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Countries of concern for 2018 in new Release report include China, Nigeria and India.

China has been cracking down on Christmas celebrations in some districts, banning Santa Claus and Christmas hats to further tighten its squeeze on Christianity.

China is a key country of concern for 2018 for Release International, which supports persecuted Christians around the world. Their latest Persecution Trends Report warns Christians in China look set to face a harsh new year.

Tougher regulations on religious affairs come into force in February, giving the state greater control over churches and other places of worship. Those new rules will mean unregistered house churches will face increasingly tough measures to control their activities.

The restrictions are being promoted to ‘block extremism’ and prevent the use of religion to ‘endanger national security and undermine social order’. They reflect the Communist Party’s fear that foreign powers are working to undermine its authority by supporting Christianity.

It follows moves by Chinese president Xi Jinping to strengthen his control over the country by writing his name into the constitution. Although that constitution supposedly safeguards religious freedom, President Xi’s administration has been tearing down symbols of Christianity, such as crosses on churches, and imprisoning Christian lawyers who take legal action to prevent their removal.

Release partners China Aid say the clampdown on Christianity in the atheist state is at its severest since the cultural revolution.

At Christmas, that tightened into a shutdown on anything resembling festive celebrations in some places.

In Anhui, an official public security notice declared, ‘Public places are not allowed to celebrate Christmas. Even creating a Christmas atmosphere – such as putting up Christmas trees, Santa Claus, wearing Christmas hats, and all other items related to Christmas is severely restricted. All Christmas-related activities are required to be cancelled.’

In Zhejiang, officials tore down a Christmas tree and in Hangzhou authorities warned Christians not to attend a Christmas celebration, leaving empty tables that had been laid and decorated, according to Release partner, China Aid.

The continuing measures against Christianity will also impact refugees from North Korea, as many who flee the country are cared for by Chinese Christians. Another Release partner Dr Eric Foley says, ‘The Chinese government crackdown on Christians is causing many to withdraw their willing hand to the North Korean underground church.’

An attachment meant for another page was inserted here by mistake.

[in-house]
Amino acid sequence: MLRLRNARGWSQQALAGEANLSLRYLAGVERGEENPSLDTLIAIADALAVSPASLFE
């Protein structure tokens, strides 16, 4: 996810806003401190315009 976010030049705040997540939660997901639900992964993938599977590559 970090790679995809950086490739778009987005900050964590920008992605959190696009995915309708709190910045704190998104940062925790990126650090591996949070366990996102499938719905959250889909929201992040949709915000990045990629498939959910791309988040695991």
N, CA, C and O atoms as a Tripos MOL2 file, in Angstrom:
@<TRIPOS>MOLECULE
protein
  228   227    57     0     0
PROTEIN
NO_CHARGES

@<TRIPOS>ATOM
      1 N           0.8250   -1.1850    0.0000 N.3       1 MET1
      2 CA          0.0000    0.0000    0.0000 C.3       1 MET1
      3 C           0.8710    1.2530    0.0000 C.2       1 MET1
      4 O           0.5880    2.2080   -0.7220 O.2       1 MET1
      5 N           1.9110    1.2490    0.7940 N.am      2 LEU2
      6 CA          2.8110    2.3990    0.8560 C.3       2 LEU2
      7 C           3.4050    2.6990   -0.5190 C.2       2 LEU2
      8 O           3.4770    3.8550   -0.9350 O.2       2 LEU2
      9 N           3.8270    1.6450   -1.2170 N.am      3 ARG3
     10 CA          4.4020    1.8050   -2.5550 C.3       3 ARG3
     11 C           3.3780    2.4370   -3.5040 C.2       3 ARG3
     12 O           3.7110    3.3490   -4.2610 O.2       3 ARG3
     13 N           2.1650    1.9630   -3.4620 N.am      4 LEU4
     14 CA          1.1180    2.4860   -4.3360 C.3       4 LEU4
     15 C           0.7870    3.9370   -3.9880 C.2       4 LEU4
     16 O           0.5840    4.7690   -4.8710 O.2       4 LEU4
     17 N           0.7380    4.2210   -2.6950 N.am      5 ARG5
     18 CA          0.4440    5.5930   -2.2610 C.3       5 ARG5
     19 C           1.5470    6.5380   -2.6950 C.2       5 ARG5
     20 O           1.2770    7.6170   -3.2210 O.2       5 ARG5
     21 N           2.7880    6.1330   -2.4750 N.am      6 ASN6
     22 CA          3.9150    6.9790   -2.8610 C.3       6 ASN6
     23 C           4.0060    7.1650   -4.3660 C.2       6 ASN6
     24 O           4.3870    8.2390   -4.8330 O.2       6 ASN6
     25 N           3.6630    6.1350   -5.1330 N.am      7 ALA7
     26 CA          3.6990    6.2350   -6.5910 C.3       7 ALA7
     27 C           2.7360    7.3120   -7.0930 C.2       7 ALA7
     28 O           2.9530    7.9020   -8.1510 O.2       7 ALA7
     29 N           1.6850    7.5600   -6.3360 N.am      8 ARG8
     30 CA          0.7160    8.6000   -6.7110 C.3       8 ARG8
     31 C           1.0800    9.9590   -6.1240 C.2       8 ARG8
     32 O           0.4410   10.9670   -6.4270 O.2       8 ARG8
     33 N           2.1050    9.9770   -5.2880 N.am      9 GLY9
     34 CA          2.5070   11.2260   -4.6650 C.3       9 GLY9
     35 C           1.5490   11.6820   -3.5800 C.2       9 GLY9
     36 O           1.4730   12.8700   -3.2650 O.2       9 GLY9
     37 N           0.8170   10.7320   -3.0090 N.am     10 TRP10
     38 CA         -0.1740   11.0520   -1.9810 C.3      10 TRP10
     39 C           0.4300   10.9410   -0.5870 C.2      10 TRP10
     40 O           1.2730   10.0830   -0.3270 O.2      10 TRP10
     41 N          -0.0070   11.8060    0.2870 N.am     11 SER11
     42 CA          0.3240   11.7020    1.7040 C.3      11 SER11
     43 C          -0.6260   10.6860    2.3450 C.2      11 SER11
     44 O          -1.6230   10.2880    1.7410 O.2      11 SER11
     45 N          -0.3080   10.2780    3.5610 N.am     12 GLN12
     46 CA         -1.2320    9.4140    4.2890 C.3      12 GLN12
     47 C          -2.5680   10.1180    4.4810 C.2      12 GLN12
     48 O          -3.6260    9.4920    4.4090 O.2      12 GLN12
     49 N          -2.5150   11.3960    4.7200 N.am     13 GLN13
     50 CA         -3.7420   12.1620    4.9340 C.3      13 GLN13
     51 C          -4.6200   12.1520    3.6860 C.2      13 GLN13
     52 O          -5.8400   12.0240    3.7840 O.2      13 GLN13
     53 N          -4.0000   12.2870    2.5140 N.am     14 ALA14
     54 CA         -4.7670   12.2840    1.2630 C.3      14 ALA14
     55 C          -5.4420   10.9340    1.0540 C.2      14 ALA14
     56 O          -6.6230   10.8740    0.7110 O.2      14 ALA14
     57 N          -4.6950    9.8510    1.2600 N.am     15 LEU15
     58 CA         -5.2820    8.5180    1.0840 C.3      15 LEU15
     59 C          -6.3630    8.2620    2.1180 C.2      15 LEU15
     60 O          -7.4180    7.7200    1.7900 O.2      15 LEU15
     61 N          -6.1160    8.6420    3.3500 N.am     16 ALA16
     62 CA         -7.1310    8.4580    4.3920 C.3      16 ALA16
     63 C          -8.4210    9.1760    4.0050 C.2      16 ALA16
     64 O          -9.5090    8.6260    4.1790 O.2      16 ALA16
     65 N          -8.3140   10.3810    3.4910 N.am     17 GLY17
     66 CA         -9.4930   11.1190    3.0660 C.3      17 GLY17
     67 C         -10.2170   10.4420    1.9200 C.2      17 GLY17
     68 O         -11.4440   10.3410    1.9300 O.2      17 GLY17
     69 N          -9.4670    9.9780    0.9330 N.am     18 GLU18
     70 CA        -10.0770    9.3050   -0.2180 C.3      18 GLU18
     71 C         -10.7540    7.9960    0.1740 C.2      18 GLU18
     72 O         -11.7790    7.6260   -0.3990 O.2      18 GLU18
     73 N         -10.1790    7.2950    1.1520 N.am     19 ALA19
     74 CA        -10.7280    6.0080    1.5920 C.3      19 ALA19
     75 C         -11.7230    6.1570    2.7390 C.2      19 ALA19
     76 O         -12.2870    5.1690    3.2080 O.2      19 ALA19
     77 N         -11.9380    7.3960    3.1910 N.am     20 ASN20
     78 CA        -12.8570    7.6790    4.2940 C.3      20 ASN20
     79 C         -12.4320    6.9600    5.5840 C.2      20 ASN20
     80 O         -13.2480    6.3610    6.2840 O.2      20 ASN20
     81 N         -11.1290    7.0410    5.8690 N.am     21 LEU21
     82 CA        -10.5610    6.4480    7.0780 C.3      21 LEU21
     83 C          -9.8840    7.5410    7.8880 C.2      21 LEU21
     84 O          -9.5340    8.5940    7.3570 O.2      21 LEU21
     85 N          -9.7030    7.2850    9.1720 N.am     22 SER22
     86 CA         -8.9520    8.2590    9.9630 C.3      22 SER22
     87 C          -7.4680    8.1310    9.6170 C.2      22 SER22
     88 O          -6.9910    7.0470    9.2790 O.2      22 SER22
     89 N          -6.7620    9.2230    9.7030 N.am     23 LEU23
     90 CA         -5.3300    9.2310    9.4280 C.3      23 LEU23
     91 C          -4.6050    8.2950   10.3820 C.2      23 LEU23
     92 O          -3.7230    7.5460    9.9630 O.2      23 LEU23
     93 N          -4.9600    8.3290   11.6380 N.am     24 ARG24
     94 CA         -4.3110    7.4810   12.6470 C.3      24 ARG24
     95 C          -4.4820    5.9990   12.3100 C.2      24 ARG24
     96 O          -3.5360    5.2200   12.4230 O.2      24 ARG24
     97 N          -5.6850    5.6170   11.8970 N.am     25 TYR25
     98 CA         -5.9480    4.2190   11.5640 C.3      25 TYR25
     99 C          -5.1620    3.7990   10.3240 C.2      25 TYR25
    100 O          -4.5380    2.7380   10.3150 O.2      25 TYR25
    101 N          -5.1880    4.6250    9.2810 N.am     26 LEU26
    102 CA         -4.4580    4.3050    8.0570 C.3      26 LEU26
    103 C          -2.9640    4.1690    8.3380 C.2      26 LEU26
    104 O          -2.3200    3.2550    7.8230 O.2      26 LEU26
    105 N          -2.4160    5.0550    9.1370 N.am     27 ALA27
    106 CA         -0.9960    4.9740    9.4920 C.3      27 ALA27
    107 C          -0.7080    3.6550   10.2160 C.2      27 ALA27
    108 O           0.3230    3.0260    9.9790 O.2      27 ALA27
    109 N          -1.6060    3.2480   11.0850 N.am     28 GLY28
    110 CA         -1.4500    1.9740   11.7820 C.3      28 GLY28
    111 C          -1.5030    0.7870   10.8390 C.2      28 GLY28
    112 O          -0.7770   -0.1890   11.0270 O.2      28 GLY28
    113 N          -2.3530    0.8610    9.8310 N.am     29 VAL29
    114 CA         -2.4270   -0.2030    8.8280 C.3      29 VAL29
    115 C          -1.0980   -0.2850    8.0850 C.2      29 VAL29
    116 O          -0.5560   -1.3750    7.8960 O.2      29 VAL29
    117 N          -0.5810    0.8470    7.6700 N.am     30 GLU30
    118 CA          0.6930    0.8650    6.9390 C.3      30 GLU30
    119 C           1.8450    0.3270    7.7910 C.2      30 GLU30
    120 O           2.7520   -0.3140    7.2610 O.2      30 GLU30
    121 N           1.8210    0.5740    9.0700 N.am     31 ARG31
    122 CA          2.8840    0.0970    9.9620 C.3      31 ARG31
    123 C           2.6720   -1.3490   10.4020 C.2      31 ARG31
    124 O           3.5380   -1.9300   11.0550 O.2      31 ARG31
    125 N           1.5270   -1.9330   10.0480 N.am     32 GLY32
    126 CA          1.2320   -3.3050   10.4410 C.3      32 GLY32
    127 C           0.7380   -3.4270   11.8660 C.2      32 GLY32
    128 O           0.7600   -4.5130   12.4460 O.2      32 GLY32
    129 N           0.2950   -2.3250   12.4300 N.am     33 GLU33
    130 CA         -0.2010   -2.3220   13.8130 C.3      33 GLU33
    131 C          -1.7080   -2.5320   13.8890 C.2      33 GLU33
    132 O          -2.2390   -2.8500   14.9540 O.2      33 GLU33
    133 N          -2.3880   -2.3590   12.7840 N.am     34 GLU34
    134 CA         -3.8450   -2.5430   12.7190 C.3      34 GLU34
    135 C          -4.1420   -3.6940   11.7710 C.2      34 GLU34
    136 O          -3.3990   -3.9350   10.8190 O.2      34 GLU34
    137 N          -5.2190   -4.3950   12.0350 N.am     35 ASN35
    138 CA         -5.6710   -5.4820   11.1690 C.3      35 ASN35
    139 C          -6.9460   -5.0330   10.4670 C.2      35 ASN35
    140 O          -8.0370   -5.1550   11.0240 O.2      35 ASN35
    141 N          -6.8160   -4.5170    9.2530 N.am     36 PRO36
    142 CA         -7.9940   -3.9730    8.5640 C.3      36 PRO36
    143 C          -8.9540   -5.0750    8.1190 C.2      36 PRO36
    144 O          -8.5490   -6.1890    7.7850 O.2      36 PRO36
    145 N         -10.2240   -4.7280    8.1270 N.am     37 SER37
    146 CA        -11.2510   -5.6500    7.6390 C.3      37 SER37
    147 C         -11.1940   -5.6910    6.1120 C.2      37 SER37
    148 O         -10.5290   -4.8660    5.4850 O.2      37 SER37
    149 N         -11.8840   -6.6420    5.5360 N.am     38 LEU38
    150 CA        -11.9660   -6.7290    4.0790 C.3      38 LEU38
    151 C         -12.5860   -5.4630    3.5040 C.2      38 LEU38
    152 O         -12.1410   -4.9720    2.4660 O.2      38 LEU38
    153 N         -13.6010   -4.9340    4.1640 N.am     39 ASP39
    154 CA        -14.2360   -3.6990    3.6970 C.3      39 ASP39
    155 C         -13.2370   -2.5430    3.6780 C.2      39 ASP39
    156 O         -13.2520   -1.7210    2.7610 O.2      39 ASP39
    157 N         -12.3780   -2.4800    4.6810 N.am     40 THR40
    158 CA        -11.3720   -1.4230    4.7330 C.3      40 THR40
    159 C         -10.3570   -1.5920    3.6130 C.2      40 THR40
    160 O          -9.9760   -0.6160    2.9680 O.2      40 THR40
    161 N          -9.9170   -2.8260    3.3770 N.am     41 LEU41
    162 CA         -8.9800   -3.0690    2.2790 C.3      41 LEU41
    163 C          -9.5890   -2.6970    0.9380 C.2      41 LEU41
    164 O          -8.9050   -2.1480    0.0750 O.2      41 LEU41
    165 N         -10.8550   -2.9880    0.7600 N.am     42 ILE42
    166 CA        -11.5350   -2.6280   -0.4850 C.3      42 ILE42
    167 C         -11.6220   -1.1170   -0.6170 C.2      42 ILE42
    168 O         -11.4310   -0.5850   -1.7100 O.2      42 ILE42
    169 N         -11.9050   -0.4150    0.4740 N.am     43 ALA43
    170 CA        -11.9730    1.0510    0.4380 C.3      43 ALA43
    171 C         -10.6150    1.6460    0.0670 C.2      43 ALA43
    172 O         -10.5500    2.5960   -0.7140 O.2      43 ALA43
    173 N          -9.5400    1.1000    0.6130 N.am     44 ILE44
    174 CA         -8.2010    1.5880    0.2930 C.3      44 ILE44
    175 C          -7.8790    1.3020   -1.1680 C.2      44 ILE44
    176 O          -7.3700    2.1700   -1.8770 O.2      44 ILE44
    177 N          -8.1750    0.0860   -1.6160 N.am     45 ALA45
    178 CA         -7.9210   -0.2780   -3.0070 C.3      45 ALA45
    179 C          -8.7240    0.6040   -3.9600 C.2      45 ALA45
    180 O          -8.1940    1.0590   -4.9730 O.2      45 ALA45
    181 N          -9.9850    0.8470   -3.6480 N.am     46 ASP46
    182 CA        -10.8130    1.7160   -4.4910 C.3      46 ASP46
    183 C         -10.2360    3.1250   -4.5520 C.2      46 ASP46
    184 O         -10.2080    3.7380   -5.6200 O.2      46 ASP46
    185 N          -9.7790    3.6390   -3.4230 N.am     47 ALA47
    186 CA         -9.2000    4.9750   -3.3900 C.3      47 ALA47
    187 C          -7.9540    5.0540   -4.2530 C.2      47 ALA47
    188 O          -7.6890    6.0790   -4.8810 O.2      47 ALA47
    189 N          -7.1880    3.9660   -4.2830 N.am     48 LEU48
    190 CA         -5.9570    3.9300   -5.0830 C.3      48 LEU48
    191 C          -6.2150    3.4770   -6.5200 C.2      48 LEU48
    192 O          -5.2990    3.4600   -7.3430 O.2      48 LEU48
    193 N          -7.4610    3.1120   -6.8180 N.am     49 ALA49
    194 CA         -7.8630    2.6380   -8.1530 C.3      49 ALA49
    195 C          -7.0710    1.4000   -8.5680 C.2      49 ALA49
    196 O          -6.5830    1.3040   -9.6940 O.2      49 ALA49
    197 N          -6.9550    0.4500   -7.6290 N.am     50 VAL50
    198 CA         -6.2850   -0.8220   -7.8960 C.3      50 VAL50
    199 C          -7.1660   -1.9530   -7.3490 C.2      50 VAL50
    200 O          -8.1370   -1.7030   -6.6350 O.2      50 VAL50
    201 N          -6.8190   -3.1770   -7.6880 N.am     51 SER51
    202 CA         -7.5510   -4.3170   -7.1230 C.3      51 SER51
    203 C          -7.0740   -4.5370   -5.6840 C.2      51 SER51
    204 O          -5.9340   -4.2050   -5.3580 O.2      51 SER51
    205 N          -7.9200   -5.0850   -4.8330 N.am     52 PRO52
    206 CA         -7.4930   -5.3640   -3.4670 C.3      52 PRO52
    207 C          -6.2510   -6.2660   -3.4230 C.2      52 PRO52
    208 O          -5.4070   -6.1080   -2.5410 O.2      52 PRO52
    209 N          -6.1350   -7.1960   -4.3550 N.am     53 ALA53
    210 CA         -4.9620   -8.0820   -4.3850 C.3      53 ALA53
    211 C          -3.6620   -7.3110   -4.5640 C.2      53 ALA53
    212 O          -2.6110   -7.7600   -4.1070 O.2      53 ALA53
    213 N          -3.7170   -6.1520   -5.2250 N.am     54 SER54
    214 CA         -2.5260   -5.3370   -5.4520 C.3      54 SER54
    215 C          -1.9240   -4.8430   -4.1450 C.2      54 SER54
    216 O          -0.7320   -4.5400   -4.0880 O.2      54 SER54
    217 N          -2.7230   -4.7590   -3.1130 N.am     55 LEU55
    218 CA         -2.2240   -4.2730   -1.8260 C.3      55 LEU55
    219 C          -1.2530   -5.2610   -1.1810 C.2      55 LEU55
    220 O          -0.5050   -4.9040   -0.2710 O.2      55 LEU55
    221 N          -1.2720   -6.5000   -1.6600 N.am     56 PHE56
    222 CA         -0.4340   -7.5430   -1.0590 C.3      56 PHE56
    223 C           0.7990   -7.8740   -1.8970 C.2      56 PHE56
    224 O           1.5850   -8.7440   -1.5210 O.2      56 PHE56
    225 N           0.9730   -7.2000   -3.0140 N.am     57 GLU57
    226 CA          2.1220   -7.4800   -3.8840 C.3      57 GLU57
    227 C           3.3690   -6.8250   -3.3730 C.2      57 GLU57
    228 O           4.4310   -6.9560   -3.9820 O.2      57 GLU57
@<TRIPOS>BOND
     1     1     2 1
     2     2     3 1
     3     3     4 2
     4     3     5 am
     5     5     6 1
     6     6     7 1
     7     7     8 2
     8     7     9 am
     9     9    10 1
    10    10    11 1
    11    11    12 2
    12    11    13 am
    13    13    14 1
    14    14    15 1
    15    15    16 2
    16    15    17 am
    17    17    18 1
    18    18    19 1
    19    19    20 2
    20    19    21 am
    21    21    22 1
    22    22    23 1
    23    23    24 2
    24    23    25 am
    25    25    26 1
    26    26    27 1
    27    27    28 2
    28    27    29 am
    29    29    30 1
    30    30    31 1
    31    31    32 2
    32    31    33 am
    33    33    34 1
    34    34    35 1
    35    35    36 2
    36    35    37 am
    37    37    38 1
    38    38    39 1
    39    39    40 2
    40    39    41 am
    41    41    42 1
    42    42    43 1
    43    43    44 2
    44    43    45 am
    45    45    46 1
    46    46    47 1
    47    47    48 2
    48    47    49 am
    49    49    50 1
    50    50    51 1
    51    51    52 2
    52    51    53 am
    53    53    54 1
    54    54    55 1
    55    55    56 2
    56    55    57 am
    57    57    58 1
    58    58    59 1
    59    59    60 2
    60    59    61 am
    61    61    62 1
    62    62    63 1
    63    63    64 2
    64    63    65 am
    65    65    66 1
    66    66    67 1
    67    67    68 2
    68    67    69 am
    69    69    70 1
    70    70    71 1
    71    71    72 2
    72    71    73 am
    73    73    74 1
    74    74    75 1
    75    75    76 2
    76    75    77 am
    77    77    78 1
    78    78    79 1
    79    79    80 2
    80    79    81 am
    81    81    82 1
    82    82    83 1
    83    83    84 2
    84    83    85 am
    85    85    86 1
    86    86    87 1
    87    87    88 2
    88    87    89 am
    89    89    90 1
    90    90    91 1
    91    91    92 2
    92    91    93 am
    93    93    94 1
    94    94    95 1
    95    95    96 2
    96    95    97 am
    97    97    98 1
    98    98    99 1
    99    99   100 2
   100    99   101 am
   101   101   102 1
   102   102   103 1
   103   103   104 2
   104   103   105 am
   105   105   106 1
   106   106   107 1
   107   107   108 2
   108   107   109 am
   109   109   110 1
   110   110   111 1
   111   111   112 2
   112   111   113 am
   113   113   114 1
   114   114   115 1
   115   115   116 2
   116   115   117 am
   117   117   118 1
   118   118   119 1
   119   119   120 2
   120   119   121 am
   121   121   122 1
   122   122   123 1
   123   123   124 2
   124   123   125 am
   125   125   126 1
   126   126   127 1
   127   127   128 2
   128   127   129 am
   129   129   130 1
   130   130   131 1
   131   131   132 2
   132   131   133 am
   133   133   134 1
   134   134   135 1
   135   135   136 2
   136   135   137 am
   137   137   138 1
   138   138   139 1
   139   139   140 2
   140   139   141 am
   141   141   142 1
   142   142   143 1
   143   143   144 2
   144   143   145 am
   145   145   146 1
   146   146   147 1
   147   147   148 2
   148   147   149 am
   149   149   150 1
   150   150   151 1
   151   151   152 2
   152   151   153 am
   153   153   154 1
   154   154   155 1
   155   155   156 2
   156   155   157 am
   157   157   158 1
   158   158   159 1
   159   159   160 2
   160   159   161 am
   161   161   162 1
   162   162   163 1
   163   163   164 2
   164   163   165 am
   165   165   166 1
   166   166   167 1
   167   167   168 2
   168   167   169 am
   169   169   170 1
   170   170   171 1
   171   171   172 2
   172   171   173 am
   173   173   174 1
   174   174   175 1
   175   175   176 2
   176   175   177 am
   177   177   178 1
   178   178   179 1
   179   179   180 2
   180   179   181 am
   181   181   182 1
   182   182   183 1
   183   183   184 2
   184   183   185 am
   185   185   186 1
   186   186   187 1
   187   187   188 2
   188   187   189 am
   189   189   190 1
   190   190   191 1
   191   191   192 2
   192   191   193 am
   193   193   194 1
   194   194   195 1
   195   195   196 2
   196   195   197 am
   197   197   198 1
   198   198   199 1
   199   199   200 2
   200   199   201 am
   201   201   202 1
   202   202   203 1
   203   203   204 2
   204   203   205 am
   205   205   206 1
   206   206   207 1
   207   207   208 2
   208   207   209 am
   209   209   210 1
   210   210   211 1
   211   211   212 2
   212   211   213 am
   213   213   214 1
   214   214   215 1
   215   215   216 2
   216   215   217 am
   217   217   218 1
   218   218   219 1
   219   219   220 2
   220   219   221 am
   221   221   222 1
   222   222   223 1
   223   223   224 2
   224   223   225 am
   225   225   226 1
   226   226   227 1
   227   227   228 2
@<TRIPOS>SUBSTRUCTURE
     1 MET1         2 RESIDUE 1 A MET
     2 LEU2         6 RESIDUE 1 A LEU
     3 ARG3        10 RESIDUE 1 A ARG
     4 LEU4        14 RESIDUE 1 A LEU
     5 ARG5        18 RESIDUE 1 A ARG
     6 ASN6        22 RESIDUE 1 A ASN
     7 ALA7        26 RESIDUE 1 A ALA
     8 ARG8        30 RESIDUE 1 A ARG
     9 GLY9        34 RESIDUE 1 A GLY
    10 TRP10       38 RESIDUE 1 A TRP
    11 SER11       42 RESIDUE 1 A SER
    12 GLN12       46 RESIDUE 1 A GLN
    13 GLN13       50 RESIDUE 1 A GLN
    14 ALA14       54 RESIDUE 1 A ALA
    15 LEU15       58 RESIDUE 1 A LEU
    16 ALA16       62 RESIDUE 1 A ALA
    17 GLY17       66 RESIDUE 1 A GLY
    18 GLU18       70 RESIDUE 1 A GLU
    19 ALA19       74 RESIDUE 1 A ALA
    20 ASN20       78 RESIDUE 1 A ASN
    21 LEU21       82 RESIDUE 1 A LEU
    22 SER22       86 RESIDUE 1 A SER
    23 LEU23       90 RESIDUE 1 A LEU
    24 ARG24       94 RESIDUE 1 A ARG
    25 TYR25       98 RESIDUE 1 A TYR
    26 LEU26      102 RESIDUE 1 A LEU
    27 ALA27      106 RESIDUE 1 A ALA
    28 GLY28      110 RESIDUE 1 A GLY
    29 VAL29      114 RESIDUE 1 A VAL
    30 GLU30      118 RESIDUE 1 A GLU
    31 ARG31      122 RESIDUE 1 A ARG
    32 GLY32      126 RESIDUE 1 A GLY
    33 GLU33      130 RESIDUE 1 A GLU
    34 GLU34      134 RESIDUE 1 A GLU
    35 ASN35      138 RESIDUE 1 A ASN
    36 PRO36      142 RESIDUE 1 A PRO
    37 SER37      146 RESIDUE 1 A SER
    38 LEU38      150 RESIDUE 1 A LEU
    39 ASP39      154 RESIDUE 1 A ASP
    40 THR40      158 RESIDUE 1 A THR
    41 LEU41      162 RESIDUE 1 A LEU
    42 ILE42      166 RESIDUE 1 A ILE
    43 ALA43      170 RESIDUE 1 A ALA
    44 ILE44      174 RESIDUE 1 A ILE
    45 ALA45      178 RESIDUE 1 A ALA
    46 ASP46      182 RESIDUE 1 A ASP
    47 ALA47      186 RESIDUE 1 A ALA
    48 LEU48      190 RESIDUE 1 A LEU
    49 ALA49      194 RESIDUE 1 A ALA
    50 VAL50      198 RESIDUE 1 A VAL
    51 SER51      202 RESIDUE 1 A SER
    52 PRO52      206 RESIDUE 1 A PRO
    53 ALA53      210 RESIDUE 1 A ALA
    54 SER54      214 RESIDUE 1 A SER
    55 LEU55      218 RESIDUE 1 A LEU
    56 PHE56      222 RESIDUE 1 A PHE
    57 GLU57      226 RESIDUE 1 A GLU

Neighbouring Vietnam, which is communist, is also set to impose a new law on belief and religion in 2018 which will increase pressure on churches and their leaders.

Another country of concern to Release is Nigeria, where Christian villages have been coming under sustained attack by armed Fulani herdsman. The militants are driving Christians from their farms, killing and displacing thousands. A Nigerian partner of Release says the Fulani are being armed and encouraged to drive out Christians from the north in pursuit of an Islamist agenda.

Attacks against Christians are also increasing in India, fostered by militants, who believe that every Indian should be a Hindu. Extremists have been pressurising officials to close churches and prevent Christian services.

In the Middle East, countries of particular concern include Iran, where the authorities are targeting Christian leaders. Release’s partner says, ‘This is a campaign to stop the spread of Christianity, to arrest those who are leading house churches and those involved in evangelism and teaching.’

The continuing clampdown has been driving Christians out of Iran, fuelling the exodus of the Christian minority from the Middle East.

Also of concern in the region is Egypt, where militants have been grooming Christian girls to seduce them and force them into marriage to change their religion. Release partners say Christian girls are being systematically targeted for kidnap. Observers believe the practice is being funded from Saudi Arabia.

Release International celebrates its 50th anniversary in 2018. Release, which was founded by Romanian pastor Richard Wurmbrand, today supports persecuted Christians in more than 30 nations.

‘Fifty years is a significant milestone for our ministry,’ says Release CEO Paul Robinson. ‘Since 1968, the prayers and gifts of supporters throughout the UK and Ireland have helped many thousands of Christians who have been persecuted for their faith. For this we are truly humbled and deeply grateful to God. Today, as our Persecution Trends Report for 2018 shows, the need for prayer and support is greater than ever.’

Release is asking Christians to pledge to pray for the persecuted throughout 2018.

Through its international network of missions UK-based Release International serves persecuted Christians by supporting pastors and Christian prisoners and their families, supplying Christian literature and Bibles, and working for justice.